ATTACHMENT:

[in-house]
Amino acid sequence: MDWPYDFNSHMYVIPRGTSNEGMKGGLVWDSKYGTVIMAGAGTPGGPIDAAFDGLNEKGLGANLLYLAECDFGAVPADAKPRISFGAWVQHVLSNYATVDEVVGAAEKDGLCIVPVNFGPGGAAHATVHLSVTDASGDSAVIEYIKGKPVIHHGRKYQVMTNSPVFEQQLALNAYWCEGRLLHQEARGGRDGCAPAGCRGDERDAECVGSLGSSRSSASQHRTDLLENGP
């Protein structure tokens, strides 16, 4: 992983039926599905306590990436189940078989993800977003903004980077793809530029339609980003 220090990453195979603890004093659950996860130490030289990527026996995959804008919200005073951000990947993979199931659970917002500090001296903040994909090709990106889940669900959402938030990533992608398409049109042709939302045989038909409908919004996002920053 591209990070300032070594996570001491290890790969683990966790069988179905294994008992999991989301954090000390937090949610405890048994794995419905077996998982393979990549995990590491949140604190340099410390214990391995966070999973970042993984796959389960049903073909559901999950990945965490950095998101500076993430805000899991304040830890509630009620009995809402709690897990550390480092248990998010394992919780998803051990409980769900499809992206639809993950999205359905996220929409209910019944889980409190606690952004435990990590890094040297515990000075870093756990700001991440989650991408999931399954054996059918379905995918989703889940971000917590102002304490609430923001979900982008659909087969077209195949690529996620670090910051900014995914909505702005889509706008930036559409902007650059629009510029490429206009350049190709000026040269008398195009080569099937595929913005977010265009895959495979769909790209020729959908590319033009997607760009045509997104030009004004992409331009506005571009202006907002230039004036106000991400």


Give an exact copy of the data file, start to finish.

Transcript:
[in-house]
Amino acid sequence: MDWPYDFNSHMYVIPRGTSNEGMKGGLVWDSKYGTVIMAGAGTPGGPIDAAFDGLNEKGLGANLLYLAECDFGAVPADAKPRISFGAWVQHVLSNYATVDEVVGAAEKDGLCIVPVNFGPGGAAHATVHLSVTDASGDSAVIEYIKGKPVIHHGRKYQVMTNSPVFEQQLALNAYWCEGRLLHQEARGGRDGCAPAGCRGDERDAECVGSLGSSRSSASQHRTDLLENGP
């Protein structure tokens, strides 16, 4: 992983039926599905306590990436189940078989993800977003903004980077793809530029339609980003 220090990453195979603890004093659950996860130490030289990527026996995959804008919200005073951000990947993979199931659970917002500090001296903040994909090709990106889940669900959402938030990533992608398409049109042709939302045989038909409908919004996002920053 591209990070300032070594996570001491290890790969683990966790069988179905294994008992999991989301954090000390937090949610405890048994794995419905077996998982393979990549995990590491949140604190340099410390214990391995966070999973970042993984796959389960049903073909559901999950990945965490950095998101500076993430805000899991304040830890509630009620009995809402709690897990550390480092248990998010394992919780998803051990409980769900499809992206639809993950999205359905996220929409209910019944889980409190606690952004435990990590890094040297515990000075870093756990700001991440989650991408999931399954054996059918379905995918989703889940971000917590102002304490609430923001979900982008659909087969077209195949690529996620670090910051900014995914909505702005889509706008930036559409902007650059629009510029490429206009350049190709000026040269008398195009080569099937595929913005977010265009895959495979769909790209020729959908590319033009997607760009045509997104030009004004992409331009506005571009202006907002230039004036106000991400």